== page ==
It is to be understood the invention is not limited to the specific systems disclosed and comprehends modifications and equivalents within the scope of the appended claims.

What is claimed is:

1. An analog-to-digital converter comprising a comparator amplifier having a current-summing junction in its input circuit and decision means in its output circuit for response to balance of currents to said junction,

slope resistance means for connection between said junction and input terminals of the converter for traverse by analog current corresponding with the non-linear response characteristic of a, transducer], a first switching means for varying the effective value of said slope resistance means in steps respectively effecting match to the slopes of straight-line segments respectively intersecting pairs of breakpoints of said non-linear characteristic of said transducer,

means including a second switching means for supplying to said junction an offset current adjustable in steps to values respectively corresponding with said breakpoints, and 1 count resistance means for connection between said junction and a reference source for supplying to said junction a reference current adjustable in digital steps, by a third switching means for analog-to.- digital conversion of the. transducer output in terms of its input variable.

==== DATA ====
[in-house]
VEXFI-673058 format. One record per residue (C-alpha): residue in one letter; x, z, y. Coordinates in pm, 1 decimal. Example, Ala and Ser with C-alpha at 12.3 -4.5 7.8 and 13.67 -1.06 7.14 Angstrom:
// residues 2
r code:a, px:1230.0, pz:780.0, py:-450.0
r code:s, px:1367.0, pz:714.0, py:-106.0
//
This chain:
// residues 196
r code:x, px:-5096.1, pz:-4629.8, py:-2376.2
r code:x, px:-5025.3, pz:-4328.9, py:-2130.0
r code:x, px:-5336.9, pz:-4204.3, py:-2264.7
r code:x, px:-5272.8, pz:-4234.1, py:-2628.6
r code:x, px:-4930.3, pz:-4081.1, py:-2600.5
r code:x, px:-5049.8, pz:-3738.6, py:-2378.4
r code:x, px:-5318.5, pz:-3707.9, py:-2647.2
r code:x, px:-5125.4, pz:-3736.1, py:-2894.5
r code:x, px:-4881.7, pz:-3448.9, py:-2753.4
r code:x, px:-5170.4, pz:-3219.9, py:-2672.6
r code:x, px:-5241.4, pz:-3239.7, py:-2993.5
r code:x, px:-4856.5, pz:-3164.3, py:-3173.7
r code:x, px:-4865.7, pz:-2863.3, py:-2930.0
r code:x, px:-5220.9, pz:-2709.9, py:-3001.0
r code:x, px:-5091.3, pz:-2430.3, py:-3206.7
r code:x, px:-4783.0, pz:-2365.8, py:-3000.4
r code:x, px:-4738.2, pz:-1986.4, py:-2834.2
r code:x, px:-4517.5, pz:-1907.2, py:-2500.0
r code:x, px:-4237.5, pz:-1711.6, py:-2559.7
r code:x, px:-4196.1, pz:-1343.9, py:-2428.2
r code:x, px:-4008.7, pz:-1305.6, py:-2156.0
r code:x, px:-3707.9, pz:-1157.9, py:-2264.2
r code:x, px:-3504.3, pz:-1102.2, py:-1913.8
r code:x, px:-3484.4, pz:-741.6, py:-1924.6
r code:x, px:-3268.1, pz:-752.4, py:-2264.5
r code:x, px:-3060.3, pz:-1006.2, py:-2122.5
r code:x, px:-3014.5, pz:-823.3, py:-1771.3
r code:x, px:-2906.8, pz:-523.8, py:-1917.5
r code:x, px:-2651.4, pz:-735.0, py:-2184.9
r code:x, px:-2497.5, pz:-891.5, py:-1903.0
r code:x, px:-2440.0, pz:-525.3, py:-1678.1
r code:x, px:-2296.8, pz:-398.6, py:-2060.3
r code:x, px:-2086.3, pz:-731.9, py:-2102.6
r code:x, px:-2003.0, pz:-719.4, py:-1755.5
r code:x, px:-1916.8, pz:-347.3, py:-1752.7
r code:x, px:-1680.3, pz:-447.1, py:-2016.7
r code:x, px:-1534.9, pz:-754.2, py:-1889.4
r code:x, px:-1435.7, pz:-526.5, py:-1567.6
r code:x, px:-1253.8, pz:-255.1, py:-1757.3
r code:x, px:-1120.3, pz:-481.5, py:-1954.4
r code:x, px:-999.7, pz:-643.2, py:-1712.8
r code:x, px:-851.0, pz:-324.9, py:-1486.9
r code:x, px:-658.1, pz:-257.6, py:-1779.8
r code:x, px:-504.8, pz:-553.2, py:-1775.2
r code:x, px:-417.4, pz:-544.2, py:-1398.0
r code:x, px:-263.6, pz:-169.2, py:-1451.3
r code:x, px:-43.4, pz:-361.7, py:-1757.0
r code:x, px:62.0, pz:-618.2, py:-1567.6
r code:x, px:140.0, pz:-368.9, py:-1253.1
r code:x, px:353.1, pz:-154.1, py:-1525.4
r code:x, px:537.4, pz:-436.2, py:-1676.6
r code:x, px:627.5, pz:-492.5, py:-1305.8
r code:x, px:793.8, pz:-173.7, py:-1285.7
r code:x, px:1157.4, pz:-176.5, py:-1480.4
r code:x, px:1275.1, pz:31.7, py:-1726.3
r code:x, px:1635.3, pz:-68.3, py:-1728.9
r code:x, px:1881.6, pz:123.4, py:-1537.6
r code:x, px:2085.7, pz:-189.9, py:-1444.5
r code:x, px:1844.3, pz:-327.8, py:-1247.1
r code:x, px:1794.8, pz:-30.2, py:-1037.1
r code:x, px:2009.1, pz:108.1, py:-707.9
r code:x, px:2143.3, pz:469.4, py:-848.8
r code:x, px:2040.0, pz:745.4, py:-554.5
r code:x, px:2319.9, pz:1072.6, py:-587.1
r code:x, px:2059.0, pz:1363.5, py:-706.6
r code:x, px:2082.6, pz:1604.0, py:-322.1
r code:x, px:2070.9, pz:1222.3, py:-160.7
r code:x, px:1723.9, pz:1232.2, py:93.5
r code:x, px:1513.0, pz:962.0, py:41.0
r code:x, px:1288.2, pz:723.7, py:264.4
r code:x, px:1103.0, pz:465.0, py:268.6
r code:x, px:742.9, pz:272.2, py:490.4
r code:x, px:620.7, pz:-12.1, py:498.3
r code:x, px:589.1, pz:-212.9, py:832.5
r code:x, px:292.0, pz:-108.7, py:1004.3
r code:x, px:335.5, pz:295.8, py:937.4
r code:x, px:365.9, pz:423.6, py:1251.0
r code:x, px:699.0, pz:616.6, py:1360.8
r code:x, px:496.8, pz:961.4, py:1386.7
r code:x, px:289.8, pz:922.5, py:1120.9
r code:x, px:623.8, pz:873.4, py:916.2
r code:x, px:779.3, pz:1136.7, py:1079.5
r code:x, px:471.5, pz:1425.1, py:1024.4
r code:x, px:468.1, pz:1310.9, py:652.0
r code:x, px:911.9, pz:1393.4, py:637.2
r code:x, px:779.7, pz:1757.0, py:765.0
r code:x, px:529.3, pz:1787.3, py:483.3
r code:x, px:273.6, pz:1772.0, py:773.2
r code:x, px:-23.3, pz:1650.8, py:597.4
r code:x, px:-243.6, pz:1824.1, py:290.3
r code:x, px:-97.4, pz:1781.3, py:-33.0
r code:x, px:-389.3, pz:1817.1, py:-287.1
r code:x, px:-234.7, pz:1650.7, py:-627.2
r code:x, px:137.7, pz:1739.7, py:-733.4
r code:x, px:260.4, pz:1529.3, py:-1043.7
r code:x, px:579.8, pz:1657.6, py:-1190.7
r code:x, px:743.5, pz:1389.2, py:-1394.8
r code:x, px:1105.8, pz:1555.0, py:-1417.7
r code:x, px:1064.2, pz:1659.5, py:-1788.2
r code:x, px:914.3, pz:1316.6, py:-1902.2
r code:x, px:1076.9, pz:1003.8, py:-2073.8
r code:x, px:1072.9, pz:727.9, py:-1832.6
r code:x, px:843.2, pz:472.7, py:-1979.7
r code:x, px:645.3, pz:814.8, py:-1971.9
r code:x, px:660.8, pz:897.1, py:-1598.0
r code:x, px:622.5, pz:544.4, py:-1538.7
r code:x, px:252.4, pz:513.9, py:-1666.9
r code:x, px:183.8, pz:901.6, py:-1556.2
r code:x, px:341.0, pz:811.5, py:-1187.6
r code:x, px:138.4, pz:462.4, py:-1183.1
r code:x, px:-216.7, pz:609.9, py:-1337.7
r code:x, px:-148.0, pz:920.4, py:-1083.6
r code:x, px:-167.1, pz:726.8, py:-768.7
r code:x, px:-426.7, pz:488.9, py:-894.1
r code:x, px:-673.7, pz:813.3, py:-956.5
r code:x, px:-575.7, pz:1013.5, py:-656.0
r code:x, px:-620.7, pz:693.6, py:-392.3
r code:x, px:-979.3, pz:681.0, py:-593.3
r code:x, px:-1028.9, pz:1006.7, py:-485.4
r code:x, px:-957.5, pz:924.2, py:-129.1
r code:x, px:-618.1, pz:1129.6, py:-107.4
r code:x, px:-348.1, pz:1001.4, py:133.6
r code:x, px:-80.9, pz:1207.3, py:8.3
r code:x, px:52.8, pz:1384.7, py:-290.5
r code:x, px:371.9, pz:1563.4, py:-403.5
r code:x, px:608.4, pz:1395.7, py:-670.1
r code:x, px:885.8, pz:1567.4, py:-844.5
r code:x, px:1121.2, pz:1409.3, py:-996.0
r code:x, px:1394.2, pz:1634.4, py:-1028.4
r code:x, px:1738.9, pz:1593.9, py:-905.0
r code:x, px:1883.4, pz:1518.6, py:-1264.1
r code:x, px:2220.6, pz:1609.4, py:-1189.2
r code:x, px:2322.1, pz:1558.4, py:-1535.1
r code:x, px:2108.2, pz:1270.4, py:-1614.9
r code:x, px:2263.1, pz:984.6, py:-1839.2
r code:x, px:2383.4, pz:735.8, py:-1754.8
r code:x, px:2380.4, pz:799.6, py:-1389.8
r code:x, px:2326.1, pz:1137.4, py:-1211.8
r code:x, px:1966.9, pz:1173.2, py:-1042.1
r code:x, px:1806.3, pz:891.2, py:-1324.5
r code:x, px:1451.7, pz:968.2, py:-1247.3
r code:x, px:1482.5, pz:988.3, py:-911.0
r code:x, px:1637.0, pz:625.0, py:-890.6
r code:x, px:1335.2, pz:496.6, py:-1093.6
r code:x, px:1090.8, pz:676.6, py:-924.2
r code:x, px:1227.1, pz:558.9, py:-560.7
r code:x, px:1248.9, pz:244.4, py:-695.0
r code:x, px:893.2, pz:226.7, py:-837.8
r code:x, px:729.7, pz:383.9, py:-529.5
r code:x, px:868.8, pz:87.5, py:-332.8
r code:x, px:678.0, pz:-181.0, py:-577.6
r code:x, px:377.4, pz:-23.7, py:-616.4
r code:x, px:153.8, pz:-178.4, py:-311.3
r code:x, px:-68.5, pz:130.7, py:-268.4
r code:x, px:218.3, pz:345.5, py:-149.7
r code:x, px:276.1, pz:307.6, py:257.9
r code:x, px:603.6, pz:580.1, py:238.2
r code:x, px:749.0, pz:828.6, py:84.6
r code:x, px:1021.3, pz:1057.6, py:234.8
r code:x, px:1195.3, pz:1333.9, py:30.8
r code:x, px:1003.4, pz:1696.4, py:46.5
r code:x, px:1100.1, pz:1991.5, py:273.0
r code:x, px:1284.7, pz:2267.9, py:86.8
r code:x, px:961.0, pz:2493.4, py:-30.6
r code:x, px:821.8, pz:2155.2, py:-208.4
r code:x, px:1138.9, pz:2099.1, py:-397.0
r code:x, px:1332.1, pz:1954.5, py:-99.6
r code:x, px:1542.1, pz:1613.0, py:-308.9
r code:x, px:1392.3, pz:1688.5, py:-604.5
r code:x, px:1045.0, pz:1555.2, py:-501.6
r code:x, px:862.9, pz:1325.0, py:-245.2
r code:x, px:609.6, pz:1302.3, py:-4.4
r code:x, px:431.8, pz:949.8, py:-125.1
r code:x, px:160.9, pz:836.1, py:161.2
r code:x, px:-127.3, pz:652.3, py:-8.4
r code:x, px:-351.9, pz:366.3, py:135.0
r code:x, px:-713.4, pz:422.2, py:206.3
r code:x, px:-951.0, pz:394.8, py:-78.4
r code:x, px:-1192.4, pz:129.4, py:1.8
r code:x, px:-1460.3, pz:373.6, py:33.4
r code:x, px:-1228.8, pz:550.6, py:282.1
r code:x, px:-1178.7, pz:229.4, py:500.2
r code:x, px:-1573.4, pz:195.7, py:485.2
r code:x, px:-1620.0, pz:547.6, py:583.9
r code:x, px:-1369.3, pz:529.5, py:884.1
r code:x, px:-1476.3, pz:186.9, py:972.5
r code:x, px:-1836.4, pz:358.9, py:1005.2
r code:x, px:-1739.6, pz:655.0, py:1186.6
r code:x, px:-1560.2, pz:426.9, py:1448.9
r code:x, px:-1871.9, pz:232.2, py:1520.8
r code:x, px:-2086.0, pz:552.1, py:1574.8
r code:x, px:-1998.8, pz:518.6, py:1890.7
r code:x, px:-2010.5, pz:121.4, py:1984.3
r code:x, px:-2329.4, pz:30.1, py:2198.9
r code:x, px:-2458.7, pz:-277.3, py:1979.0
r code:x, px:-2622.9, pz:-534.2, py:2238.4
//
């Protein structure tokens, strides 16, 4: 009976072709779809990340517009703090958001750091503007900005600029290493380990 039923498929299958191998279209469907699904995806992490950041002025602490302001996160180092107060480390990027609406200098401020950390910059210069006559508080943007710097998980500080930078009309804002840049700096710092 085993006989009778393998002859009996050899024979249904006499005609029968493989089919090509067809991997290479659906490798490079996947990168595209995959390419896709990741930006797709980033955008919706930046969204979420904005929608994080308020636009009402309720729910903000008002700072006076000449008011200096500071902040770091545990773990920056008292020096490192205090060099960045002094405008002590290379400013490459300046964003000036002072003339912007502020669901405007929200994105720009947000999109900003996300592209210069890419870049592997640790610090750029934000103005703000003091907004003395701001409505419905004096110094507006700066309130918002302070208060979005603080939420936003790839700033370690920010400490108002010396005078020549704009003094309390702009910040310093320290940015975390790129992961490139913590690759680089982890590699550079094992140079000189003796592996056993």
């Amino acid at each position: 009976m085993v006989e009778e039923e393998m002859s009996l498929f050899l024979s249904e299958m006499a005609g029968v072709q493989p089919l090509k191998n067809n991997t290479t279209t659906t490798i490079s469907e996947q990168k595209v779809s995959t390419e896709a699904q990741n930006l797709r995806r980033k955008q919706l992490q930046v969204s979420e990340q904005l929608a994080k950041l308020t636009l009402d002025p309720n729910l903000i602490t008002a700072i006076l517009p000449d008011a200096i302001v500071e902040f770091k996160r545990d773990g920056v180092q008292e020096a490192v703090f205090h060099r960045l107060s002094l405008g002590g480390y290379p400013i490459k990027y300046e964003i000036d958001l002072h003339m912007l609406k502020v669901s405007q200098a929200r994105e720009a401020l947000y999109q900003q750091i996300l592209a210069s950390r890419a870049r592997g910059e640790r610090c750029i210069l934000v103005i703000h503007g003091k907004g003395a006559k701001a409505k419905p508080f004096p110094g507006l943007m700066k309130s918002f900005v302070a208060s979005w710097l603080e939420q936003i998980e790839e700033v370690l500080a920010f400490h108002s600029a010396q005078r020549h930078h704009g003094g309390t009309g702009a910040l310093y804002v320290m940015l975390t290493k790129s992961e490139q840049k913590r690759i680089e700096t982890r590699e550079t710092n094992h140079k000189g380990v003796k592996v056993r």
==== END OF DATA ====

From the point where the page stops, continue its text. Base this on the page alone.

2. An analog-to-digital converter as in claim 1 in which said first, second and third switcihng means each comprises a series. of switches and which additionally includes a shift-register including first and second gr-oups of stages progressively set and reset by application of successive pulses of a conversion cycle to the register,

a feedback register including first and second groups of flip-flops respectively set by the first and second groups of stages of said shift-register,

a matrix having input lines from the respective flipflops of said first group and having output lines to those switches of the third switching means which supply to the summing junction reference currents respectively corresponding with said breakpoints,

said decision means and the first group of stages of said shift register being connected to reset the flip-flops of the first group in a pattern defining between which pair of said breakpoints the transducer output lies, and